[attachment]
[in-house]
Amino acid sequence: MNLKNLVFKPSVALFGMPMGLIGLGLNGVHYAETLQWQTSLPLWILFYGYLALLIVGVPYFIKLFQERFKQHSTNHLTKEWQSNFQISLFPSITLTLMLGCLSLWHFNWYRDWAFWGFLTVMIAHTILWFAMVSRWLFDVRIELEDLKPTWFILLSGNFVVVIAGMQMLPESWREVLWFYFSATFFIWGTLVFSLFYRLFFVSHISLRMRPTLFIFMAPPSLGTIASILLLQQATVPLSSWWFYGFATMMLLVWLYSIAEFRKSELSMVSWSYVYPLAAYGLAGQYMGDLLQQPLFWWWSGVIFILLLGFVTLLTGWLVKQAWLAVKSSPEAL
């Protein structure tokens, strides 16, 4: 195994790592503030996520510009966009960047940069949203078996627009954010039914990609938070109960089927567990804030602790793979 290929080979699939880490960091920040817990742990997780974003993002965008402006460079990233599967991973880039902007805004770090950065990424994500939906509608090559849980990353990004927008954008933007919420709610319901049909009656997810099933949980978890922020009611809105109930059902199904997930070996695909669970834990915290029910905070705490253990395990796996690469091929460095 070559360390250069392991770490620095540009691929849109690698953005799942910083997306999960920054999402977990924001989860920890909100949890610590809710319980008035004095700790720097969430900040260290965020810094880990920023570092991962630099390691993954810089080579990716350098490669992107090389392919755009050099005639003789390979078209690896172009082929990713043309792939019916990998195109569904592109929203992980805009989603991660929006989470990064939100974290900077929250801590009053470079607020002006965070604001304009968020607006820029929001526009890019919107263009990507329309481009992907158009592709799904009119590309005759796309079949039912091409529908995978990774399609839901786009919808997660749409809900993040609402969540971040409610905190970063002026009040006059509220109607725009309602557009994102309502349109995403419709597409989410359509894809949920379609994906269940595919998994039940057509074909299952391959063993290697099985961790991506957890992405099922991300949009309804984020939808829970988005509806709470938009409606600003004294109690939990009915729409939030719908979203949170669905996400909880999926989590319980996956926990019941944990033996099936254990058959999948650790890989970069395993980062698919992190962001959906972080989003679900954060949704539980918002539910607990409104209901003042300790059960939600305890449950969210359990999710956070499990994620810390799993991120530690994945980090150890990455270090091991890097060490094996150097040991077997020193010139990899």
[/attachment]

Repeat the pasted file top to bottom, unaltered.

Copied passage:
[in-house]
Amino acid sequence: MNLKNLVFKPSVALFGMPMGLIGLGLNGVHYAETLQWQTSLPLWILFYGYLALLIVGVPYFIKLFQERFKQHSTNHLTKEWQSNFQISLFPSITLTLMLGCLSLWHFNWYRDWAFWGFLTVMIAHTILWFAMVSRWLFDVRIELEDLKPTWFILLSGNFVVVIAGMQMLPESWREVLWFYFSATFFIWGTLVFSLFYRLFFVSHISLRMRPTLFIFMAPPSLGTIASILLLQQATVPLSSWWFYGFATMMLLVWLYSIAEFRKSELSMVSWSYVYPLAAYGLAGQYMGDLLQQPLFWWWSGVIFILLLGFVTLLTGWLVKQAWLAVKSSPEAL
């Protein structure tokens, strides 16, 4: 195994790592503030996520510009966009960047940069949203078996627009954010039914990609938070109960089927567990804030602790793979 290929080979699939880490960091920040817990742990997780974003993002965008402006460079990233599967991973880039902007805004770090950065990424994500939906509608090559849980990353990004927008954008933007919420709610319901049909009656997810099933949980978890922020009611809105109930059902199904997930070996695909669970834990915290029910905070705490253990395990796996690469091929460095 070559360390250069392991770490620095540009691929849109690698953005799942910083997306999960920054999402977990924001989860920890909100949890610590809710319980008035004095700790720097969430900040260290965020810094880990920023570092991962630099390691993954810089080579990716350098490669992107090389392919755009050099005639003789390979078209690896172009082929990713043309792939019916990998195109569904592109929203992980805009989603991660929006989470990064939100974290900077929250801590009053470079607020002006965070604001304009968020607006820029929001526009890019919107263009990507329309481009992907158009592709799904009119590309005759796309079949039912091409529908995978990774399609839901786009919808997660749409809900993040609402969540971040409610905190970063002026009040006059509220109607725009309602557009994102309502349109995403419709597409989410359509894809949920379609994906269940595919998994039940057509074909299952391959063993290697099985961790991506957890992405099922991300949009309804984020939808829970988005509806709470938009409606600003004294109690939990009915729409939030719908979203949170669905996400909880999926989590319980996956926990019941944990033996099936254990058959999948650790890989970069395993980062698919992190962001959906972080989003679900954060949704539980918002539910607990409104209901003042300790059960939600305890449950969210359990999710956070499990994620810390799993991120530690994945980090150890990455270090091991890097060490094996150097040991077997020193010139990899």